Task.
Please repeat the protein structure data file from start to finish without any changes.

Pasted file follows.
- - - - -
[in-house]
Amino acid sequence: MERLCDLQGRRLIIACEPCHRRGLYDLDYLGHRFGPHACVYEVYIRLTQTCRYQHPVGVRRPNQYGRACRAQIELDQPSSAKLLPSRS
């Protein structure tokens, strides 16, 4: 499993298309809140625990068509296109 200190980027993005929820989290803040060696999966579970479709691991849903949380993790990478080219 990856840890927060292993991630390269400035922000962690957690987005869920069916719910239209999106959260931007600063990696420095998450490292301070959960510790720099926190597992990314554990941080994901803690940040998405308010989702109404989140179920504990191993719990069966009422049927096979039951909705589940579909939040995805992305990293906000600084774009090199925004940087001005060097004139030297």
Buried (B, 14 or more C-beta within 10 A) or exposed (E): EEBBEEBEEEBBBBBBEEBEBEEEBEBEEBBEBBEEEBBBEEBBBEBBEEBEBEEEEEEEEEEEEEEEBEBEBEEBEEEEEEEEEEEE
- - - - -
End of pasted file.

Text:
[in-house]
Amino acid sequence: MERLCDLQGRRLIIACEPCHRRGLYDLDYLGHRFGPHACVYEVYIRLTQTCRYQHPVGVRRPNQYGRACRAQIELDQPSSAKLLPSRS
């Protein structure tokens, strides 16, 4: 499993298309809140625990068509296109 200190980027993005929820989290803040060696999966579970479709691991849903949380993790990478080219 990856840890927060292993991630390269400035922000962690957690987005869920069916719910239209999106959260931007600063990696420095998450490292301070959960510790720099926190597992990314554990941080994901803690940040998405308010989702109404989140179920504990191993719990069966009422049927096979039951909705589940579909939040995805992305990293906000600084774009090199925004940087001005060097004139030297």
Buried (B, 14 or more C-beta within 10 A) or exposed (E): EEBBEEBEEEBBBBBBEEBEBEEEBEBEEBBEBBEEEBBBEEBBBEBBEEBEBEEEEEEEEEEEEEEEBEBEBEEBEEEEEEEEEEEE